Air New Zealand is now toeing Boeing’s line about the 787-9 delivery schedule after being put in the docket by the airframer for issuing harsh words about the embattled aircraft programme.
To recap, last week in Sydney Air NZ chief financial officer Rob McDonald said his carrier expected to deploy the 787-9, for which it is the launch customer, in 2014, some 2-3 years later than promised. “It would be an understatement to say we are frustrated and disappointed,” McDonald said.
Boeing had last advised ANZ, the launch customer of the stretched 787, that it would receive its first of eight aircraft in late 2013 or early 2014. An Air NZ spokesman said that date slipped to an undetermined period in 2014 that it is still in discussions with Boeing about. The year 2014 “is as specific as it gets”, the spokesman said.
McDonald said Air NZ was “in discussion” about delivery dates and compensation. He remarked: “We always seem to be having discussions.”
Earlier this week news trickled out of Boeing refuting Air NZ’s remarks. Boeing’s remarks reached a climax during the company’s quarterly earnings call, although according to the call’s transcript Boeing chief executive Jim McNerney was from confident about the matter:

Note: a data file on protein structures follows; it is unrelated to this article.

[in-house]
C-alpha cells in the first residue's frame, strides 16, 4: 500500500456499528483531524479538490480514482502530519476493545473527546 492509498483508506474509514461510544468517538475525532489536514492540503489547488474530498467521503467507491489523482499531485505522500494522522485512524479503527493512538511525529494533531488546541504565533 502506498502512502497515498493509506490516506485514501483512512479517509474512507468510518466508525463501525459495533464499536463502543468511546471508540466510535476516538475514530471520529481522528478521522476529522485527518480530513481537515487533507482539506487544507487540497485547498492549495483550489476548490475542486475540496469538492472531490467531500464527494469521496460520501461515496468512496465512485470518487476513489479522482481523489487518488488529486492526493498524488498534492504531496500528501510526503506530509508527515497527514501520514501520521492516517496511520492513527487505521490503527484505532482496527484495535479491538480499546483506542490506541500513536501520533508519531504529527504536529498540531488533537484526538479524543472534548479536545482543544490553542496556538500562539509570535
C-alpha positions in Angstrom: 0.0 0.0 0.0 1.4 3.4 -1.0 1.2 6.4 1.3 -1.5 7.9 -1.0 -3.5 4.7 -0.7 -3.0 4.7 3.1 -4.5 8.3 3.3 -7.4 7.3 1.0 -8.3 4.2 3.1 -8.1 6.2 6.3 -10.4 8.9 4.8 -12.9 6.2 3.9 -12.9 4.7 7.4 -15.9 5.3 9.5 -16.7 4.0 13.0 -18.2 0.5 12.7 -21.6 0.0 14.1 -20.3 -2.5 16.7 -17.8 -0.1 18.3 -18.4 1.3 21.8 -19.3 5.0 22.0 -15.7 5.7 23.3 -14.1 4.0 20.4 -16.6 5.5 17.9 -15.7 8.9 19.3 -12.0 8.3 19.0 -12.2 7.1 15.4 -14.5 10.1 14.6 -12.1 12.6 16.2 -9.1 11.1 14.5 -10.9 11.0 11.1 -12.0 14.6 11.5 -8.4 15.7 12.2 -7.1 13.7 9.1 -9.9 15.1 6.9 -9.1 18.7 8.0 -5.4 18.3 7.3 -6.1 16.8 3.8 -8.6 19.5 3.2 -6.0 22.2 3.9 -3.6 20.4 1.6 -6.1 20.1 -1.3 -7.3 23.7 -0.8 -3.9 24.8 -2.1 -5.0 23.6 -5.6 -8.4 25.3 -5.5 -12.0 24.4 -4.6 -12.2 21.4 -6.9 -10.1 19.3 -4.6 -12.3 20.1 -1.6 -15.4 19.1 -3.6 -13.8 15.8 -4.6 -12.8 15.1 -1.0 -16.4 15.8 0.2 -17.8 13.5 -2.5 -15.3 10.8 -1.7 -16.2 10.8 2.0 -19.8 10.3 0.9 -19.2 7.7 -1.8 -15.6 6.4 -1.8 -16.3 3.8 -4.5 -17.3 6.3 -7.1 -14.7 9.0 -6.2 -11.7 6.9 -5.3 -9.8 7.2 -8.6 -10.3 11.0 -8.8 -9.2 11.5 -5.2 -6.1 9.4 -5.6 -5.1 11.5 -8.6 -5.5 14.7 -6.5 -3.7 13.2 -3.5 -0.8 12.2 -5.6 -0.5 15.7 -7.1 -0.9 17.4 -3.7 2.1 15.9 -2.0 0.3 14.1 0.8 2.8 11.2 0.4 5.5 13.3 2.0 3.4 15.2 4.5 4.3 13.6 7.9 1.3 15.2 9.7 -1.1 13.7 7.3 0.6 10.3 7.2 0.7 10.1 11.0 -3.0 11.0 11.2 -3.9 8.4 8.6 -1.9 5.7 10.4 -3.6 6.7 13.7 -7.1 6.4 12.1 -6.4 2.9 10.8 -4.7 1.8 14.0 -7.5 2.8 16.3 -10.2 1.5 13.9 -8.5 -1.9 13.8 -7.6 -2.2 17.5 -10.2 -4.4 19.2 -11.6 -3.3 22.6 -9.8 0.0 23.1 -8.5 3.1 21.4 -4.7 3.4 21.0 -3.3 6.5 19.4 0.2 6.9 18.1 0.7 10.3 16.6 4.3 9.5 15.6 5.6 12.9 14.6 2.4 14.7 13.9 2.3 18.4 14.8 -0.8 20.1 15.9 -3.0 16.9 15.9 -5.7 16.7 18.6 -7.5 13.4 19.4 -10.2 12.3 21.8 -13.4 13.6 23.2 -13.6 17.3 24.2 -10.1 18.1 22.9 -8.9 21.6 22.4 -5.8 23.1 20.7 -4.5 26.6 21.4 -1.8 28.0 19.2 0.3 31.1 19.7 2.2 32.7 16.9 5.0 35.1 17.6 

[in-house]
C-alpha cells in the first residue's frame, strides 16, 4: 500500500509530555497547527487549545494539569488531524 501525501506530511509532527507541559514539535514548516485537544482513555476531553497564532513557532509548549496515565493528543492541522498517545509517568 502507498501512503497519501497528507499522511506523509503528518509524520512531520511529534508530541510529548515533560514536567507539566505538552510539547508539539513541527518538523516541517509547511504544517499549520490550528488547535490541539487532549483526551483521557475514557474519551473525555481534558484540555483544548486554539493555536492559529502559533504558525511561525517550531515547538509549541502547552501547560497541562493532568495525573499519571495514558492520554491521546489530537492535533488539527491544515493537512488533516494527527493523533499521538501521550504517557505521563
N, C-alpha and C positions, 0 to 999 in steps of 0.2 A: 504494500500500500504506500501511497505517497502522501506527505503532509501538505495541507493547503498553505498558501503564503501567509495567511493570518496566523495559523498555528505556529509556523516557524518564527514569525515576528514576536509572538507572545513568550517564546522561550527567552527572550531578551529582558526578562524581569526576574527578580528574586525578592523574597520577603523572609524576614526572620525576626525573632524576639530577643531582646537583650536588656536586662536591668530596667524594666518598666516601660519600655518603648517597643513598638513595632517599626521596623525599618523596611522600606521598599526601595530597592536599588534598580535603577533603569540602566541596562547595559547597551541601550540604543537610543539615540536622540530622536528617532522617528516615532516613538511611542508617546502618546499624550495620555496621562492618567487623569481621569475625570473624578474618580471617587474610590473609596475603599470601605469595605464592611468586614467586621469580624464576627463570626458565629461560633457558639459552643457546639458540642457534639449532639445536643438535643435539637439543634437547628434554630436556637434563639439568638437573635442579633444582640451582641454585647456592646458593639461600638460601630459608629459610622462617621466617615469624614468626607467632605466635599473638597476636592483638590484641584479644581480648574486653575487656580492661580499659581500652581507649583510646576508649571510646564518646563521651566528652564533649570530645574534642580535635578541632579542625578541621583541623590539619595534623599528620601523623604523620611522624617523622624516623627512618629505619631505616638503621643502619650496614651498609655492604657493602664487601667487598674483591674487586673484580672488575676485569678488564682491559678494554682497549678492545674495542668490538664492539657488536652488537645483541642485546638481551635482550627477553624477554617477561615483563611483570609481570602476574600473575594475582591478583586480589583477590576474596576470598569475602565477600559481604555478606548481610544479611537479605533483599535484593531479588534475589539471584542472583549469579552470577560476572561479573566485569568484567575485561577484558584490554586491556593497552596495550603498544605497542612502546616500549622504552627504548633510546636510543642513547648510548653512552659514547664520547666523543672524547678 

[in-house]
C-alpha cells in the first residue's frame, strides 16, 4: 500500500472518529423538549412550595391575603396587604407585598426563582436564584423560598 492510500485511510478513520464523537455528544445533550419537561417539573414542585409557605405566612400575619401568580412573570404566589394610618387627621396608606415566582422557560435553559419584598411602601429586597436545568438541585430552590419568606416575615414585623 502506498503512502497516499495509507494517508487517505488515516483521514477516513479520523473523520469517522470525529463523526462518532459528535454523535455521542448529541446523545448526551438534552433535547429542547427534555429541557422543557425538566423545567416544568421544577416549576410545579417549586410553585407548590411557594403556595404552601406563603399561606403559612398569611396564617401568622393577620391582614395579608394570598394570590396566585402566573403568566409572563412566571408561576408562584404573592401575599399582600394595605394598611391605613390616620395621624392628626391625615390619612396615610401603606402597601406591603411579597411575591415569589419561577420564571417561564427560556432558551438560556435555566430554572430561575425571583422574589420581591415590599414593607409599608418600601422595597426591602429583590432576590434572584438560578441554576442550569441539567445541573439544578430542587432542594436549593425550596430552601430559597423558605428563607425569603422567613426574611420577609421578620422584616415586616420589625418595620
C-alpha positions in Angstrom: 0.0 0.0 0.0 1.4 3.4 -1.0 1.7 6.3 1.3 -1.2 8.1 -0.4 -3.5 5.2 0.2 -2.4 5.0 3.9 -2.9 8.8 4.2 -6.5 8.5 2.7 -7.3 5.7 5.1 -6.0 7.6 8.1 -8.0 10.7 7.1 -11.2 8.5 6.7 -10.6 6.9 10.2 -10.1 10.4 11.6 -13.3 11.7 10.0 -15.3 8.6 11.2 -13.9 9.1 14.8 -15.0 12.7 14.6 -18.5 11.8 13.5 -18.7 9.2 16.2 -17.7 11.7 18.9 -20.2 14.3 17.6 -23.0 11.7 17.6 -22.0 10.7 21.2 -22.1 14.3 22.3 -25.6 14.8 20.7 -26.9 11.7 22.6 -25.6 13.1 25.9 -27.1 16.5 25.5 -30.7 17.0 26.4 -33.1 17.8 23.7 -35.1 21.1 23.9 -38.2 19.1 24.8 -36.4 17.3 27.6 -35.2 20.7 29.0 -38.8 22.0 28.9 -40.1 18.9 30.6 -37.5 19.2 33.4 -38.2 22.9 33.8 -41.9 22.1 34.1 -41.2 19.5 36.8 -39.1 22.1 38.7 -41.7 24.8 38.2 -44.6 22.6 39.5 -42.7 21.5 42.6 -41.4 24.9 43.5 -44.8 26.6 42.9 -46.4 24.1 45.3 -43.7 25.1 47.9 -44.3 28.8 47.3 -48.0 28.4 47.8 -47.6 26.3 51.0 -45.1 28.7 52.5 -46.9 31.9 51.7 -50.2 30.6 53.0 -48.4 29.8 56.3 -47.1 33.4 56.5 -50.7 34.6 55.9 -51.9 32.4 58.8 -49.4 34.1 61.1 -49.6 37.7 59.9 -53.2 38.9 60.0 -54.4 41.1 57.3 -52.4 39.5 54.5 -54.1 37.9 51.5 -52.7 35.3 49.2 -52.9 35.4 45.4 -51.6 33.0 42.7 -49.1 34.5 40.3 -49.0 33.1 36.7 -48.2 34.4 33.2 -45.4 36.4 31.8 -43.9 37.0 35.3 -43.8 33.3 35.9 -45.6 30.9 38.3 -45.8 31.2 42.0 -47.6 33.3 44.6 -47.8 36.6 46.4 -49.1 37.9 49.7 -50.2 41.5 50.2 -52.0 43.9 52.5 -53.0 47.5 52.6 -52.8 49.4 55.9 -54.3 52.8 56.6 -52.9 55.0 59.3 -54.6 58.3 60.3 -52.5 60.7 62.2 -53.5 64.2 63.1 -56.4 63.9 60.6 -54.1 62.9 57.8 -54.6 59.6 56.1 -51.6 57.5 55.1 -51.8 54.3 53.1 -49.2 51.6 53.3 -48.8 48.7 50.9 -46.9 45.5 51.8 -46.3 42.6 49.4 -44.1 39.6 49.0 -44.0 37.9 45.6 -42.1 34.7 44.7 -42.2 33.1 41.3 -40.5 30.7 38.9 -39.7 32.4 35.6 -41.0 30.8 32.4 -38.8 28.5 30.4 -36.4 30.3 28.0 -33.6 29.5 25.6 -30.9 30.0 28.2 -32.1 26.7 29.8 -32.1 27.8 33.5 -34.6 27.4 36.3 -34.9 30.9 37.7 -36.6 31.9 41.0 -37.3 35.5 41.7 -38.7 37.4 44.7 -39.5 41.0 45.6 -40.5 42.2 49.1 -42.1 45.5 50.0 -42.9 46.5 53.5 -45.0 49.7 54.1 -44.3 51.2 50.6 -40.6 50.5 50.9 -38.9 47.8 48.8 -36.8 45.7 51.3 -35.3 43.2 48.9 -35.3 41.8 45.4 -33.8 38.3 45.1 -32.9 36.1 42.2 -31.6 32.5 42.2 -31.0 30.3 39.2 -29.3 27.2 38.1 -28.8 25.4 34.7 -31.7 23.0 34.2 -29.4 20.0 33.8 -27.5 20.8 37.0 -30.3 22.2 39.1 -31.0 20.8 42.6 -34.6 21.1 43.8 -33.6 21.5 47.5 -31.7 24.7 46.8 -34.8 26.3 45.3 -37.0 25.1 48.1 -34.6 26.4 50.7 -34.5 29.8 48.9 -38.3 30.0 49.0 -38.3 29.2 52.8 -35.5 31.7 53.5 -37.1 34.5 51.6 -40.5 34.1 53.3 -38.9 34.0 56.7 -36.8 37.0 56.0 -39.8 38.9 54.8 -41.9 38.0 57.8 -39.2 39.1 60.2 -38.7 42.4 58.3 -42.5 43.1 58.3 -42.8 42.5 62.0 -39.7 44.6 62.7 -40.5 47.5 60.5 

I don’t know where this 787-9 rumor. I guess there was — I guess in New Zealand there was a — just like in maybe the same press that you’re looking at, there was a comment that there was a worry that the 787-9 was pushed into 2014. I’m not sure where that came from. But our ramp plans on the 787-9 are in place, it’s going well….So the 787-9, just to refresh, the 787-9, our guidance is end of ’13, okay? That’s a delivery. Air New Zealand is one of the very first customers to get the 787-9. And it takes a while to induct these things in the service, so I don’t know if whether there’s a disconnect between when we deliver it and the time he [McDonald] takes to get in into the fleet or not. I don’t know what he meant by that. But we have not changed our schedule.
Today an Air NZ spokesman dispelled Boeing’s suggestion of a “disconnect” between delivery and entry into service dates, saying “Entry into service is normally a few days after delivery.”
As for a delivery date, the same spokesman who said 2014 was “as specific as it gets” had a curiously similar message to Boeing’s. “We’ve always been expecting delivery in late 2013 or early 2014. It hasn’t changed.”
But then he adds, “Our expectations are early 2014 for delivery.”
So there you go. Air New Zealand will gladly reiterate Boeing’s statement about receiving its first 787-9 in 2013 or 2014. But Air NZ does not believe it.